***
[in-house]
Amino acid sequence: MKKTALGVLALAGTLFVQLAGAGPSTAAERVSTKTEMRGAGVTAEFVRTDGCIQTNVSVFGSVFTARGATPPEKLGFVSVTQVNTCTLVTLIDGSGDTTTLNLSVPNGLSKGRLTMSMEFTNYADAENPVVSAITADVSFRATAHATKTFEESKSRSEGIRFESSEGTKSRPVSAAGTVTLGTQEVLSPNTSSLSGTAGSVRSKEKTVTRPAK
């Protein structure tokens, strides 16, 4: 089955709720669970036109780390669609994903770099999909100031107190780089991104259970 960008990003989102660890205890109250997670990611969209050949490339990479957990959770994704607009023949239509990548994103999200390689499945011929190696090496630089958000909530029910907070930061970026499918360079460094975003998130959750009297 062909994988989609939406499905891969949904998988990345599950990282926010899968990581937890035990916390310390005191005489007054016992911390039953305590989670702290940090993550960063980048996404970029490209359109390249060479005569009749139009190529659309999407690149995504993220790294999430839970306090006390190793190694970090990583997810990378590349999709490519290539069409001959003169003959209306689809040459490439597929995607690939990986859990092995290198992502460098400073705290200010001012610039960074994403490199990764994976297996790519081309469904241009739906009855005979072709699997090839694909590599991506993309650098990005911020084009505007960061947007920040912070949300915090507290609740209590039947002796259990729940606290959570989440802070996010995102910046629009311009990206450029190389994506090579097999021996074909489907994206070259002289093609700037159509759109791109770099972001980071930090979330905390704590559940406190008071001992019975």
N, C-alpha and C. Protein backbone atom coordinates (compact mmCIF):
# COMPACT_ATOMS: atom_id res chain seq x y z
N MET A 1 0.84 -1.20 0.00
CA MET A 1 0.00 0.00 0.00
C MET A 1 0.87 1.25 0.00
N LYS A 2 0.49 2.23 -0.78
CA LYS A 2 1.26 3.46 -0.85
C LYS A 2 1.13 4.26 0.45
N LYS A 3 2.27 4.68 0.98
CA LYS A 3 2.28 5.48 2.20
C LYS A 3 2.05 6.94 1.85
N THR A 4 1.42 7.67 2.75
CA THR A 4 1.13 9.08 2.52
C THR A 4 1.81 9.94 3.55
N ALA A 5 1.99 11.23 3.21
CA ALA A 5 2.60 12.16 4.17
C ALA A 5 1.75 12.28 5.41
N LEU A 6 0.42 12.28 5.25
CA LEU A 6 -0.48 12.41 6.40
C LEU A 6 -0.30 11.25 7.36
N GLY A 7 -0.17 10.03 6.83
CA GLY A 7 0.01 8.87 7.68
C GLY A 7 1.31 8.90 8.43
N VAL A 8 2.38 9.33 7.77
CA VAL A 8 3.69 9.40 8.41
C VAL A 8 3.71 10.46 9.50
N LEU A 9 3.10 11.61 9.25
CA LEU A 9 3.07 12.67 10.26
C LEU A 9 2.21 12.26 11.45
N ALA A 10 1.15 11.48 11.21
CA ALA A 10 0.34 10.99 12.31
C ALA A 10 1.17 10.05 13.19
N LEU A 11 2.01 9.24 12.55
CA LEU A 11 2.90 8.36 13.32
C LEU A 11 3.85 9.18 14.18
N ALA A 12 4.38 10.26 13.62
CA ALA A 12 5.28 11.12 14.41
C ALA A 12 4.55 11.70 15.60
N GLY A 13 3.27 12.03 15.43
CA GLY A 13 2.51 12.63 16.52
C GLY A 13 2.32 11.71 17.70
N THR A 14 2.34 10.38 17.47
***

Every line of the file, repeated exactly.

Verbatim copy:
[in-house]
Amino acid sequence: MKKTALGVLALAGTLFVQLAGAGPSTAAERVSTKTEMRGAGVTAEFVRTDGCIQTNVSVFGSVFTARGATPPEKLGFVSVTQVNTCTLVTLIDGSGDTTTLNLSVPNGLSKGRLTMSMEFTNYADAENPVVSAITADVSFRATAHATKTFEESKSRSEGIRFESSEGTKSRPVSAAGTVTLGTQEVLSPNTSSLSGTAGSVRSKEKTVTRPAK
């Protein structure tokens, strides 16, 4: 089955709720669970036109780390669609994903770099999909100031107190780089991104259970 960008990003989102660890205890109250997670990611969209050949490339990479957990959770994704607009023949239509990548994103999200390689499945011929190696090496630089958000909530029910907070930061970026499918360079460094975003998130959750009297 062909994988989609939406499905891969949904998988990345599950990282926010899968990581937890035990916390310390005191005489007054016992911390039953305590989670702290940090993550960063980048996404970029490209359109390249060479005569009749139009190529659309999407690149995504993220790294999430839970306090006390190793190694970090990583997810990378590349999709490519290539069409001959003169003959209306689809040459490439597929995607690939990986859990092995290198992502460098400073705290200010001012610039960074994403490199990764994976297996790519081309469904241009739906009855005979072709699997090839694909590599991506993309650098990005911020084009505007960061947007920040912070949300915090507290609740209590039947002796259990729940606290959570989440802070996010995102910046629009311009990206450029190389994506090579097999021996074909489907994206070259002289093609700037159509759109791109770099972001980071930090979330905390704590559940406190008071001992019975």
N, C-alpha and C. Protein backbone atom coordinates (compact mmCIF):
# COMPACT_ATOMS: atom_id res chain seq x y z
N MET A 1 0.84 -1.20 0.00
CA MET A 1 0.00 0.00 0.00
C MET A 1 0.87 1.25 0.00
N LYS A 2 0.49 2.23 -0.78
CA LYS A 2 1.26 3.46 -0.85
C LYS A 2 1.13 4.26 0.45
N LYS A 3 2.27 4.68 0.98
CA LYS A 3 2.28 5.48 2.20
C LYS A 3 2.05 6.94 1.85
N THR A 4 1.42 7.67 2.75
CA THR A 4 1.13 9.08 2.52
C THR A 4 1.81 9.94 3.55
N ALA A 5 1.99 11.23 3.21
CA ALA A 5 2.60 12.16 4.17
C ALA A 5 1.75 12.28 5.41
N LEU A 6 0.42 12.28 5.25
CA LEU A 6 -0.48 12.41 6.40
C LEU A 6 -0.30 11.25 7.36
N GLY A 7 -0.17 10.03 6.83
CA GLY A 7 0.01 8.87 7.68
C GLY A 7 1.31 8.90 8.43
N VAL A 8 2.38 9.33 7.77
CA VAL A 8 3.69 9.40 8.41
C VAL A 8 3.71 10.46 9.50
N LEU A 9 3.10 11.61 9.25
CA LEU A 9 3.07 12.67 10.26
C LEU A 9 2.21 12.26 11.45
N ALA A 10 1.15 11.48 11.21
CA ALA A 10 0.34 10.99 12.31
C ALA A 10 1.17 10.05 13.19
N LEU A 11 2.01 9.24 12.55
CA LEU A 11 2.90 8.36 13.32
C LEU A 11 3.85 9.18 14.18
N ALA A 12 4.38 10.26 13.62
CA ALA A 12 5.28 11.12 14.41
C ALA A 12 4.55 11.70 15.60
N GLY A 13 3.27 12.03 15.43
CA GLY A 13 2.51 12.63 16.52
C GLY A 13 2.32 11.71 17.70
N THR A 14 2.34 10.38 17.47